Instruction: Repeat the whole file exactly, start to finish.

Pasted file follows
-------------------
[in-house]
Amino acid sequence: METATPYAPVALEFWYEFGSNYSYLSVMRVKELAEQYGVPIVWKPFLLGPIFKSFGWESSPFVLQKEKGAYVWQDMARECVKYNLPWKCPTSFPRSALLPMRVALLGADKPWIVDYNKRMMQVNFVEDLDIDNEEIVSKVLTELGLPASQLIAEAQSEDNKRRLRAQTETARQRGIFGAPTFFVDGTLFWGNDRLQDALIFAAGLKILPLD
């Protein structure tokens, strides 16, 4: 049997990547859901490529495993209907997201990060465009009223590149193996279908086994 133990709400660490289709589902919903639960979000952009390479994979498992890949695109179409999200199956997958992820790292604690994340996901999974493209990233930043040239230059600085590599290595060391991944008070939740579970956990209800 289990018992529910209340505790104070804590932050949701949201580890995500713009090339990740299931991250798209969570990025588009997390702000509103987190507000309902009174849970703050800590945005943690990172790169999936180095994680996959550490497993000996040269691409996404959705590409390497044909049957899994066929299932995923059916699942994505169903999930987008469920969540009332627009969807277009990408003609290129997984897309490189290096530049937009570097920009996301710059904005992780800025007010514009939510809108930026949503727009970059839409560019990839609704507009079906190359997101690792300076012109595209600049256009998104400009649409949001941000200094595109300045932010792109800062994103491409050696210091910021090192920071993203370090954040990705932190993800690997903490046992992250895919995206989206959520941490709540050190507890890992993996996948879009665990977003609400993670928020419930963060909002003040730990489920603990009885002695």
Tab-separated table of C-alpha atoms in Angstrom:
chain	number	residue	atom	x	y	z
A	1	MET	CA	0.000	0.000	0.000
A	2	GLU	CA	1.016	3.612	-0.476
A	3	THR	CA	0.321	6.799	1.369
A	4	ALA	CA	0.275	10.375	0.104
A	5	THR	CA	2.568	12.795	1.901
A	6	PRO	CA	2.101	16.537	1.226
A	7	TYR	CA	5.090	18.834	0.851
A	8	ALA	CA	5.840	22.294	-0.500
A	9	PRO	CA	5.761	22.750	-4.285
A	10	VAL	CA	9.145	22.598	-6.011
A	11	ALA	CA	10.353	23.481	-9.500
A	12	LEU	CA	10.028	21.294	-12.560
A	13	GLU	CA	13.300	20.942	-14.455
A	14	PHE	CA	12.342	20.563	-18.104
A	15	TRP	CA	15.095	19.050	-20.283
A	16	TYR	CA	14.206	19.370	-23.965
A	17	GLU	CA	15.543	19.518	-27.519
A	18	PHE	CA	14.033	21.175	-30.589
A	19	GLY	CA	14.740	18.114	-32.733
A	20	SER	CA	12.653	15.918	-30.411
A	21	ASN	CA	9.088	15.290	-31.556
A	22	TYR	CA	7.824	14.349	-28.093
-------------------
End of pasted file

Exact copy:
[in-house]
Amino acid sequence: METATPYAPVALEFWYEFGSNYSYLSVMRVKELAEQYGVPIVWKPFLLGPIFKSFGWESSPFVLQKEKGAYVWQDMARECVKYNLPWKCPTSFPRSALLPMRVALLGADKPWIVDYNKRMMQVNFVEDLDIDNEEIVSKVLTELGLPASQLIAEAQSEDNKRRLRAQTETARQRGIFGAPTFFVDGTLFWGNDRLQDALIFAAGLKILPLD
């Protein structure tokens, strides 16, 4: 049997990547859901490529495993209907997201990060465009009223590149193996279908086994 133990709400660490289709589902919903639960979000952009390479994979498992890949695109179409999200199956997958992820790292604690994340996901999974493209990233930043040239230059600085590599290595060391991944008070939740579970956990209800 289990018992529910209340505790104070804590932050949701949201580890995500713009090339990740299931991250798209969570990025588009997390702000509103987190507000309902009174849970703050800590945005943690990172790169999936180095994680996959550490497993000996040269691409996404959705590409390497044909049957899994066929299932995923059916699942994505169903999930987008469920969540009332627009969807277009990408003609290129997984897309490189290096530049937009570097920009996301710059904005992780800025007010514009939510809108930026949503727009970059839409560019990839609704507009079906190359997101690792300076012109595209600049256009998104400009649409949001941000200094595109300045932010792109800062994103491409050696210091910021090192920071993203370090954040990705932190993800690997903490046992992250895919995206989206959520941490709540050190507890890992993996996948879009665990977003609400993670928020419930963060909002003040730990489920603990009885002695």
Tab-separated table of C-alpha atoms in Angstrom:
chain	number	residue	atom	x	y	z
A	1	MET	CA	0.000	0.000	0.000
A	2	GLU	CA	1.016	3.612	-0.476
A	3	THR	CA	0.321	6.799	1.369
A	4	ALA	CA	0.275	10.375	0.104
A	5	THR	CA	2.568	12.795	1.901
A	6	PRO	CA	2.101	16.537	1.226
A	7	TYR	CA	5.090	18.834	0.851
A	8	ALA	CA	5.840	22.294	-0.500
A	9	PRO	CA	5.761	22.750	-4.285
A	10	VAL	CA	9.145	22.598	-6.011
A	11	ALA	CA	10.353	23.481	-9.500
A	12	LEU	CA	10.028	21.294	-12.560
A	13	GLU	CA	13.300	20.942	-14.455
A	14	PHE	CA	12.342	20.563	-18.104
A	15	TRP	CA	15.095	19.050	-20.283
A	16	TYR	CA	14.206	19.370	-23.965
A	17	GLU	CA	15.543	19.518	-27.519
A	18	PHE	CA	14.033	21.175	-30.589
A	19	GLY	CA	14.740	18.114	-32.733
A	20	SER	CA	12.653	15.918	-30.411
A	21	ASN	CA	9.088	15.290	-31.556
A	22	TYR	CA	7.824	14.349	-28.093